In September 2012, I had my first D&C and two weeks later found out I had endometrial cancer. I cried for days. The doctor really wanted to do an immediate hysterectomy, but I told him,  “No! I want children!” He said there was a hormone therapy we could try, but it does not always work. I asked him to please try it, so we started on a low dose of Megace (120mg) and repeated the D&C three months later. It was an improvement, but the cancer was still there, so we upped the dose to 160 mg and went another three months. I felt amazing those three months. I felt better than I had ever felt in my adult life, no weird symptoms at all. I went in May 2013 to have the D&C biopsy done and was confident it had worked. Well sadly it had not. There were still traces of cancer cells (still less than before) Again I cried, but my husband put his foot down with the doctor and asked to be more aggressive. We all decided to double my dose to 320 mg and see. He said there was not much more he could do for me if this did not work. Hubby and I started looking into the Cancer Center of America just in case. I was not giving up without a fight! Three weeks after starting the new dose I was so sick with nausea and horrible cramps. I just attributed it to the new dose and went about my business. On my 40th birthday I suffered another miscarriage! I was in shock. I had no idea I was pregnant nor that I could even get pregnant on such a high dose of megestrol. It gave me hope that I could get pregnant, but needed to get started since I was not suppose to get pregnant on the cancer medicine. I had another D&C done in August 2013. The doctor was so happy for us for the first time. He told my husband things looked good after the surgery. It was the first time he had said that to us. Two weeks later he gave us the news. I was in REMISSION! Against all odds I had done it. He gave me a year to try and get pregnant before coming in for another biopsy.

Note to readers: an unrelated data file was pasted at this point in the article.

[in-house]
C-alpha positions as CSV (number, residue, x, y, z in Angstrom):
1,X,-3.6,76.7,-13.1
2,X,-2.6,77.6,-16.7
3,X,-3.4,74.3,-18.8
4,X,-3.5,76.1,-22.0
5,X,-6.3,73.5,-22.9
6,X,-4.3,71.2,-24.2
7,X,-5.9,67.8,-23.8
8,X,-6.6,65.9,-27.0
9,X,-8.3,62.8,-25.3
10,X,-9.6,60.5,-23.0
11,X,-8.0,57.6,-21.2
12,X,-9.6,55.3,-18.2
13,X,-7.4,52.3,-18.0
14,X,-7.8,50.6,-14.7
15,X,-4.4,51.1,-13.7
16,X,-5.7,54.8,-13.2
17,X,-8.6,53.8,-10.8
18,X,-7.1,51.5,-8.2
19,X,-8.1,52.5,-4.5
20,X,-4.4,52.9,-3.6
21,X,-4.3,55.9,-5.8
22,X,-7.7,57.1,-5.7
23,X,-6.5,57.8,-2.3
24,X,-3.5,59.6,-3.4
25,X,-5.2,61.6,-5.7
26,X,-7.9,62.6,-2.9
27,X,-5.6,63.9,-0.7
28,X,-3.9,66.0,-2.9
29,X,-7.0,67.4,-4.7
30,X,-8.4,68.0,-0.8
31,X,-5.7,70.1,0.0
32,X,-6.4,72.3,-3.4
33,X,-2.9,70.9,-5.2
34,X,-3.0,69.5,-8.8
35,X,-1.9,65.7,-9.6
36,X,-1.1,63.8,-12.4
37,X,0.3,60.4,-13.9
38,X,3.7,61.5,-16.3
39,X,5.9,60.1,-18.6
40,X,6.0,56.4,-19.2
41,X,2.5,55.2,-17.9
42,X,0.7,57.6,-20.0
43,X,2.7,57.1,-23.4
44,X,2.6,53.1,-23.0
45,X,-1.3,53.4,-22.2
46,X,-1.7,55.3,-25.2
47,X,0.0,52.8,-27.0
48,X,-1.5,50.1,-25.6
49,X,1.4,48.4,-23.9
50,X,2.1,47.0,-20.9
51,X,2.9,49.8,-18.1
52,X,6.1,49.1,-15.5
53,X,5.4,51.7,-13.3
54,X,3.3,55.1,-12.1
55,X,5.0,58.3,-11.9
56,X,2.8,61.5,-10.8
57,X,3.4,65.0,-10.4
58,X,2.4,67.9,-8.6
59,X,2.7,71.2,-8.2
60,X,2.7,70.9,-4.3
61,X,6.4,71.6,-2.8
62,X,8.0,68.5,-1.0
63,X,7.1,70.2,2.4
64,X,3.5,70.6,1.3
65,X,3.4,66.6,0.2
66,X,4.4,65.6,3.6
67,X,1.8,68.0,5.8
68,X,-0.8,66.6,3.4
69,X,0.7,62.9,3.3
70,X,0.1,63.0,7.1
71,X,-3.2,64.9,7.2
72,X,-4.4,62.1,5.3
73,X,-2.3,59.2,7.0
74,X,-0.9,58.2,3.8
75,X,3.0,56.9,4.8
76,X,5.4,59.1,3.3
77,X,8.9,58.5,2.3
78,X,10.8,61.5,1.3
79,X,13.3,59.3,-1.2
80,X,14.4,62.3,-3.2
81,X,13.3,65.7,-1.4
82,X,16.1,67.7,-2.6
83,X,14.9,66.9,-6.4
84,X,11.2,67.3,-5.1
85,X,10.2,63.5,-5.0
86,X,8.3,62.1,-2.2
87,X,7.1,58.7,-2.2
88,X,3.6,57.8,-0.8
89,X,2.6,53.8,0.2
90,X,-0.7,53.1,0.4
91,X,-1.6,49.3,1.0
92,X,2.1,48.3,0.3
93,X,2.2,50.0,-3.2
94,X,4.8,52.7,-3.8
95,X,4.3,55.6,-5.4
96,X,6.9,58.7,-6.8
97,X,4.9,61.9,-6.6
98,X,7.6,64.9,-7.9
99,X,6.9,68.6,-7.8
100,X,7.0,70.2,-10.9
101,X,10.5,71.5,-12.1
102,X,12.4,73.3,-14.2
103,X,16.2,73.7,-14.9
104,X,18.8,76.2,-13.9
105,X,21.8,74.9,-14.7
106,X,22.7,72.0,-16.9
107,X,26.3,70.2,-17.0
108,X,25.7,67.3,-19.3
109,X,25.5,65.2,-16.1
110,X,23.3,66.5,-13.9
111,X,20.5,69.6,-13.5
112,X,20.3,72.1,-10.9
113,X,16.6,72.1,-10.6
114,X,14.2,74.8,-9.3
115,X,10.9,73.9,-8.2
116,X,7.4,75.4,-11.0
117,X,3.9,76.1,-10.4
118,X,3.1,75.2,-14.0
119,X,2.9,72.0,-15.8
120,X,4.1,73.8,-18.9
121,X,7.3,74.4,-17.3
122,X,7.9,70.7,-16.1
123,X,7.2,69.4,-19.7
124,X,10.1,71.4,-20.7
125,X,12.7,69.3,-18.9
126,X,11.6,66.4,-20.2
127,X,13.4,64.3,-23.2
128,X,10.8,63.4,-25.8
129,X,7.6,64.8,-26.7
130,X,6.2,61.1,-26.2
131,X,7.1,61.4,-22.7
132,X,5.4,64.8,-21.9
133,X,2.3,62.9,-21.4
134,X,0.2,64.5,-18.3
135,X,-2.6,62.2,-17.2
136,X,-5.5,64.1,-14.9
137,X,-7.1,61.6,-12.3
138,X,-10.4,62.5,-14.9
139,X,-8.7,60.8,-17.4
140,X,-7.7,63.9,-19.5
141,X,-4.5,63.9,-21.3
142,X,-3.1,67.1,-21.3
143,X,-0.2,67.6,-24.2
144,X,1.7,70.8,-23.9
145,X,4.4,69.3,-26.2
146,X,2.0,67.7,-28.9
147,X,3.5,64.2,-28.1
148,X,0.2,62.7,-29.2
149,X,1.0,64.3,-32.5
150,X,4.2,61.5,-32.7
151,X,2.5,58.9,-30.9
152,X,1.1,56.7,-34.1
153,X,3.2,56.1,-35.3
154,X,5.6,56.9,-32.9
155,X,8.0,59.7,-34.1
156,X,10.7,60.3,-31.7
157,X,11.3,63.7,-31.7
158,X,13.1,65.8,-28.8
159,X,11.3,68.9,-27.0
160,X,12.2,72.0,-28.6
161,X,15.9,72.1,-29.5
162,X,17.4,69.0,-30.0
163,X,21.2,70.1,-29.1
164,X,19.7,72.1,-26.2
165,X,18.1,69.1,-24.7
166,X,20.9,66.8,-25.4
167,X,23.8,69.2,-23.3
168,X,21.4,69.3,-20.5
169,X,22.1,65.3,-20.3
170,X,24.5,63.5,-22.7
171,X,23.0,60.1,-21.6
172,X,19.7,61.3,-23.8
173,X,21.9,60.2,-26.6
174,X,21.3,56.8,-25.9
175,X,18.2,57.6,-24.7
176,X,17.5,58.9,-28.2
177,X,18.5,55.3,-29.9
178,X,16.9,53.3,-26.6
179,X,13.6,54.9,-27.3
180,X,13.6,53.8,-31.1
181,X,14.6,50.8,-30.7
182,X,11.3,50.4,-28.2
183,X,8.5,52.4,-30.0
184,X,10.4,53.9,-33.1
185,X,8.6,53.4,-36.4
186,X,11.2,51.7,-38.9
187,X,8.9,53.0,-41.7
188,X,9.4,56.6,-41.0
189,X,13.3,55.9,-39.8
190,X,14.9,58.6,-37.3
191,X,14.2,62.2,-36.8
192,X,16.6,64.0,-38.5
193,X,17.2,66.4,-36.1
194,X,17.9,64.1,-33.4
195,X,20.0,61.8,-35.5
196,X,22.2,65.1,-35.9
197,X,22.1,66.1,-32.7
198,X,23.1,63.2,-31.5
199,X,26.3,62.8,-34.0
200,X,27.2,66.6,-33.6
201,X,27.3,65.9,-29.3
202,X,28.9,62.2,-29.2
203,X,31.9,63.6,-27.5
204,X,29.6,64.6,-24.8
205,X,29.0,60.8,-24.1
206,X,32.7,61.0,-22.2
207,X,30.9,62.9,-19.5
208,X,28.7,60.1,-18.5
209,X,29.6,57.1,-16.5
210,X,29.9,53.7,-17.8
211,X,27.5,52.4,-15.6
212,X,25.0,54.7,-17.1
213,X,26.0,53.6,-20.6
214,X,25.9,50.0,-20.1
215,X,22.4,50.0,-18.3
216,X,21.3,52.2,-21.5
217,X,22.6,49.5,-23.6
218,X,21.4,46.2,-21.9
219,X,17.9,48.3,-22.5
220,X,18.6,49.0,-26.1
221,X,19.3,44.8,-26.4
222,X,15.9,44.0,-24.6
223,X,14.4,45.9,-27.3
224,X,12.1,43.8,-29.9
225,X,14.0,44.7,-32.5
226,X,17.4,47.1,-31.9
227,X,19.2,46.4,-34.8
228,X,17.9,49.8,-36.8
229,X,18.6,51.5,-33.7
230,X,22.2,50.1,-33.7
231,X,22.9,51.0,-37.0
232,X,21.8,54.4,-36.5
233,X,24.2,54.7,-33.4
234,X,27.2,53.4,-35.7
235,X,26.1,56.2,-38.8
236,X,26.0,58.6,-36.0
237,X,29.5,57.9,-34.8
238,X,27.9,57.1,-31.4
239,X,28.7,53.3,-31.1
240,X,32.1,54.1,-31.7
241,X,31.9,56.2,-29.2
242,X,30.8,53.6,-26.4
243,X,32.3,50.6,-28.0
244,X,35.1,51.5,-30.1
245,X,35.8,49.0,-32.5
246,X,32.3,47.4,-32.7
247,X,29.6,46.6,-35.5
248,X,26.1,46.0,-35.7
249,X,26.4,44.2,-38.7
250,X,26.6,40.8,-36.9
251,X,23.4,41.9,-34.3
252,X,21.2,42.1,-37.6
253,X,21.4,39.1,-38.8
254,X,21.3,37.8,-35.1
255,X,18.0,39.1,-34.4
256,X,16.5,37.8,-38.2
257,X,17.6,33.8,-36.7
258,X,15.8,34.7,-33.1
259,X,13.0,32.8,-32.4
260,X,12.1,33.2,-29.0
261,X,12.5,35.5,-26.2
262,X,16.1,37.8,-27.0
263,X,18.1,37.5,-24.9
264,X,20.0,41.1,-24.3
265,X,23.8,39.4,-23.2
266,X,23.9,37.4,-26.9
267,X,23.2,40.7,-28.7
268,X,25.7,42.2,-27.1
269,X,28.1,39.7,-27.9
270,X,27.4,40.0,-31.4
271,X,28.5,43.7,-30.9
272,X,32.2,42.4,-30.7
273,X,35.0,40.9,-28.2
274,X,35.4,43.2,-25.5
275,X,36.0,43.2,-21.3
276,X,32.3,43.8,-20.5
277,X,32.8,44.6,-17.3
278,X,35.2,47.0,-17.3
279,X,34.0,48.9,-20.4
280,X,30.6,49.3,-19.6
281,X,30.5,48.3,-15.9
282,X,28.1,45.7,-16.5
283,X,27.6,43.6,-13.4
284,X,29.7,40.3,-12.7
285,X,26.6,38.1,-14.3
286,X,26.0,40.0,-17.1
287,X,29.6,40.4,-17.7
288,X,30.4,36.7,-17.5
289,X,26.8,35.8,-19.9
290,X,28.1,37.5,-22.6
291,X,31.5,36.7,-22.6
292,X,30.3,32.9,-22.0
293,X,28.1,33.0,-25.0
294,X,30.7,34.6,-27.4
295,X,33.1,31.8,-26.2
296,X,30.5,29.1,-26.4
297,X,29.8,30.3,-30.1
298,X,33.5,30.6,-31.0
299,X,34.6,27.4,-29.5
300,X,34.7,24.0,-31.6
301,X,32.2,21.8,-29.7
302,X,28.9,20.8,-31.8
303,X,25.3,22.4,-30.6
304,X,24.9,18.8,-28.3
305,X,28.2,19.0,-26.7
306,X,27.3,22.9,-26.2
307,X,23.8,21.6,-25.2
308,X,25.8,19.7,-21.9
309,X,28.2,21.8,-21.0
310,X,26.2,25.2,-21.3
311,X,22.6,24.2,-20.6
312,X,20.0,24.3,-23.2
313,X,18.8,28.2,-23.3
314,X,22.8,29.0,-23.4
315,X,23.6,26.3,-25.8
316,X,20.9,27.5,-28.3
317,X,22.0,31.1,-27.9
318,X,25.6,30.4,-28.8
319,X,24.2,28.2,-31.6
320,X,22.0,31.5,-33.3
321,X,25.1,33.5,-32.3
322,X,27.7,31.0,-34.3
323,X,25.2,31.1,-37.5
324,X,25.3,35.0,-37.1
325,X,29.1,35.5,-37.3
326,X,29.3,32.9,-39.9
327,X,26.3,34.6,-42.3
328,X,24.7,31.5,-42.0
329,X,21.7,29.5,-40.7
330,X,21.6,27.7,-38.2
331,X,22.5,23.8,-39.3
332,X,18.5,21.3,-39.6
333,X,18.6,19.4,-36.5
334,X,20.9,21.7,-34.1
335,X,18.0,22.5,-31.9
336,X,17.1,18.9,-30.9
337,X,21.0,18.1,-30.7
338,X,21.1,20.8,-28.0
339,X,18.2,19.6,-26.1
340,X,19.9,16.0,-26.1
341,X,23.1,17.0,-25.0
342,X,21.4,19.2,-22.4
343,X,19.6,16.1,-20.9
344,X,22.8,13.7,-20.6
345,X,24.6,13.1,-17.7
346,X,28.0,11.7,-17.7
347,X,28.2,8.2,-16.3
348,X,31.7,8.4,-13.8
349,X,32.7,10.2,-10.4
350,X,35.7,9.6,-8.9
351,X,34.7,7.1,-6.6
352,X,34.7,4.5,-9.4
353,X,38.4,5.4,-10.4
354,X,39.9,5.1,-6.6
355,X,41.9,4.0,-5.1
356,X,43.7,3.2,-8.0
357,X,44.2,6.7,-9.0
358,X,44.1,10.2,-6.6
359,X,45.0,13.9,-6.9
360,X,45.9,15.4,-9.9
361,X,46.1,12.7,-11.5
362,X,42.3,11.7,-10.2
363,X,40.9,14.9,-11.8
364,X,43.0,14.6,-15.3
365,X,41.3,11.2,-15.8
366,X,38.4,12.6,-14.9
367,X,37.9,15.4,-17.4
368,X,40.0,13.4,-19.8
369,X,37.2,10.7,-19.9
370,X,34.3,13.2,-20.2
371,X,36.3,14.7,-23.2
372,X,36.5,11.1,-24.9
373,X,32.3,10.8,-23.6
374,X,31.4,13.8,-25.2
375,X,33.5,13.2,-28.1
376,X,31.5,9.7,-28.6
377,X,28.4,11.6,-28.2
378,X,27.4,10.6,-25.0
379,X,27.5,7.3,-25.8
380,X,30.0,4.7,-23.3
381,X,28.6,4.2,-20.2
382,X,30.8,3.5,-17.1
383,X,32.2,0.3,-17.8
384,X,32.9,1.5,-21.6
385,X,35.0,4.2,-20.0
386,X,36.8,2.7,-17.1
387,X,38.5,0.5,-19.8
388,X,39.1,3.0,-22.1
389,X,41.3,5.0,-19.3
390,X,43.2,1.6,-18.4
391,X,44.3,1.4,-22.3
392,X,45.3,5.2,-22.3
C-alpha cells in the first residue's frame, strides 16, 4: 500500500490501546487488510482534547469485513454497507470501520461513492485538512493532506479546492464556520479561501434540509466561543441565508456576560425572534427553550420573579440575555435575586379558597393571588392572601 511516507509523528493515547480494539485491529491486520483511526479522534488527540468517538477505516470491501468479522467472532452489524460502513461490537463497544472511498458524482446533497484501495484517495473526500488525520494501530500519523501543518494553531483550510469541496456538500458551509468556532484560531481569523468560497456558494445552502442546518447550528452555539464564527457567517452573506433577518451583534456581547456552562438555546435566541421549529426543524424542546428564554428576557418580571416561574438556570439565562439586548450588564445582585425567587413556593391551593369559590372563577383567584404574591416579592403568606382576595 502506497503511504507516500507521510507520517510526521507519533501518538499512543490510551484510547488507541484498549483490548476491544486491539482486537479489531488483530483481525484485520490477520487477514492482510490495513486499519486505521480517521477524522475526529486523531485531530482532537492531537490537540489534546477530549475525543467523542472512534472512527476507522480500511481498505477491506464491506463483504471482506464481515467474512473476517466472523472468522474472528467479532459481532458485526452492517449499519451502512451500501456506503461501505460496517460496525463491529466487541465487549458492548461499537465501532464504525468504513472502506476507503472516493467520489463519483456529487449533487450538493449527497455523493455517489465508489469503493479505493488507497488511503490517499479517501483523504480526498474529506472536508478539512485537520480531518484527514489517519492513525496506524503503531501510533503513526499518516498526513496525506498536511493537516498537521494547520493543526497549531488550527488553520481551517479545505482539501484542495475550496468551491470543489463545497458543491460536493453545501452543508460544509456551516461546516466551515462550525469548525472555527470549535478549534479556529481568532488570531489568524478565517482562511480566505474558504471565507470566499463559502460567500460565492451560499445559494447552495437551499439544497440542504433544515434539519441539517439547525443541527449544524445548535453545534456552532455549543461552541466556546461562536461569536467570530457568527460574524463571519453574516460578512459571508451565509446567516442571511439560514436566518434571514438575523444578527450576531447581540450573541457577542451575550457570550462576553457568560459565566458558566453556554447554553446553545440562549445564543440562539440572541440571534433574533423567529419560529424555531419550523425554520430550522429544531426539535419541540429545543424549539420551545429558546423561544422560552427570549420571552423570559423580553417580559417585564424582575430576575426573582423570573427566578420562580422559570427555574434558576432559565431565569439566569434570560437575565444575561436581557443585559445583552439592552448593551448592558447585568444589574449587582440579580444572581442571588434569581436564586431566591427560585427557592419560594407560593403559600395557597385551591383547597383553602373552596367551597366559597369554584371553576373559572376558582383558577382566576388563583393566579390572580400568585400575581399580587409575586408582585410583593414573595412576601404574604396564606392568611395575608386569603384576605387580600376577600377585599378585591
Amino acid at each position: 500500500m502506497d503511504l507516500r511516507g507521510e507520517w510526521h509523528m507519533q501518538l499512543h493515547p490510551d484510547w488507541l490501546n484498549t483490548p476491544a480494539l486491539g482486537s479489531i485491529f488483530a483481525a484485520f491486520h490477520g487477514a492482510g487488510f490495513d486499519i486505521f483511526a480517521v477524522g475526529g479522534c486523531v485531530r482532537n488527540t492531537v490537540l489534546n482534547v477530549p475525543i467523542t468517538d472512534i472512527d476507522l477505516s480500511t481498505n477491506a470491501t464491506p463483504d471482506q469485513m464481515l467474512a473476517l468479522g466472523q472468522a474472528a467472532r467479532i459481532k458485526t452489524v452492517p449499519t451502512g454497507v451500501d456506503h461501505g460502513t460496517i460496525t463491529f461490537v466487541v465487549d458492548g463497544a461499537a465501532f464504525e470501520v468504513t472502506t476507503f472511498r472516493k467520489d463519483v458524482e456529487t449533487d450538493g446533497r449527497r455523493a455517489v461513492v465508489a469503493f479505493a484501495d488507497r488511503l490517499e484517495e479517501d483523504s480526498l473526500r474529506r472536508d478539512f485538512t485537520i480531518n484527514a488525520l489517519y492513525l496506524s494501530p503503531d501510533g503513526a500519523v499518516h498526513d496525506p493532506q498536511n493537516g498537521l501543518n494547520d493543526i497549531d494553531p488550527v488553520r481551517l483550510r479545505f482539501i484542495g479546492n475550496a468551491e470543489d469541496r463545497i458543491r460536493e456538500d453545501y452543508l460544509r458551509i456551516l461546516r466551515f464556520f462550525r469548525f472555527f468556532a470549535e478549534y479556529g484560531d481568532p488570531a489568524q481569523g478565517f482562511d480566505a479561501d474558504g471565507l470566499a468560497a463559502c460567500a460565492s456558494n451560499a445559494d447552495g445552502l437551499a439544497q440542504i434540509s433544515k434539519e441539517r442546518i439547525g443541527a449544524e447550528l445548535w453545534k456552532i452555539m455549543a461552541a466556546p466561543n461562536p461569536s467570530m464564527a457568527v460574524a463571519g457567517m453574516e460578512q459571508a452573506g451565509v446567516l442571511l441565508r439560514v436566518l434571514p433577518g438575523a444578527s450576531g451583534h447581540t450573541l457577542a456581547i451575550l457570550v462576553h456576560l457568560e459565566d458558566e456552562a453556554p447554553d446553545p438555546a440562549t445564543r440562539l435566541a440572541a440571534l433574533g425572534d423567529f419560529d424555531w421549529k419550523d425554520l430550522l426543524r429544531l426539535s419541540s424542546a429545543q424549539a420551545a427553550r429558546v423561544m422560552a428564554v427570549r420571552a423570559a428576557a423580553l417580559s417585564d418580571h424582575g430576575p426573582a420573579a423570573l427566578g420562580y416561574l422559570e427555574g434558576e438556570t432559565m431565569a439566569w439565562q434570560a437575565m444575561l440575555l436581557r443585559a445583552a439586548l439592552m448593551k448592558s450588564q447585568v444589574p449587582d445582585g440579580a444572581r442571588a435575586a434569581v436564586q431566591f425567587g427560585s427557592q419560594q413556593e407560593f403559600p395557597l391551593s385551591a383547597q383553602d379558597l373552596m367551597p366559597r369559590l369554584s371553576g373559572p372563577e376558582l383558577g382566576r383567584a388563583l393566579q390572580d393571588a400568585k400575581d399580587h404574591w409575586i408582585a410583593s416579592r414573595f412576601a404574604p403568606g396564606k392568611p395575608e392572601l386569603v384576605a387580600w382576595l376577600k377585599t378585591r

Once off the megace it took seven weeks to get my cycle back and of course we immediately thought I was pregnant. I was three weeks late after ovulation and that never happens to me. Well several blood tests and sonograms later we found that I was not pregnant and my periods were very irregular (just spotting, not true bleeding) and the sonogram showed my lining to be ultra thin. Now the doctors were worried about Asherman’s syndrome from all the D&C’s I had. Great! I started researching my condition and found out that all my symptoms I have had for most of my adult life could be contributed to one thing, low progesterone. No one had ever checked to see if I had this and I found out that it can be a cause of endometrial cancer. I was livid with my doctors. So I fired them and got new OB and RE! My new RE would not treat the low P even tough he too felt I had it. I started doing over the counter Progesterone in January 2014 and had instant positive results (longer luteal phases, less PMS symptoms, and general feeling better), but still no pregnancy though everything looked good. I had a surgery in February to remove scar tissue and rule out Asherman’s. My doctor said my uterus looked great and very little scar tissue! My next cycle had a good period and I was totally relieved. I started taking Prometrium with that cycle as well. Again, we thought I was pregnant, but no pregnancy. I am currently planning IVF for June with hopes it will give us the baby we have wanted and fought for for so long. I know I will need progesterone help and hope we get the right dosage before the IVF process begins! I run a blog on youtube to help get the word out and to share my story as it unfolds.

Submitted 03/29/2014

The informational content of this article is intended to convey a personal experience and, because every person’s experience is unique, should not be relied upon as a substitute for professional healthcare advice.

This story is intended to convey a personal experience and, because every person’s experience is unique, should not be relied upon as a substitute for professional healthcare advice.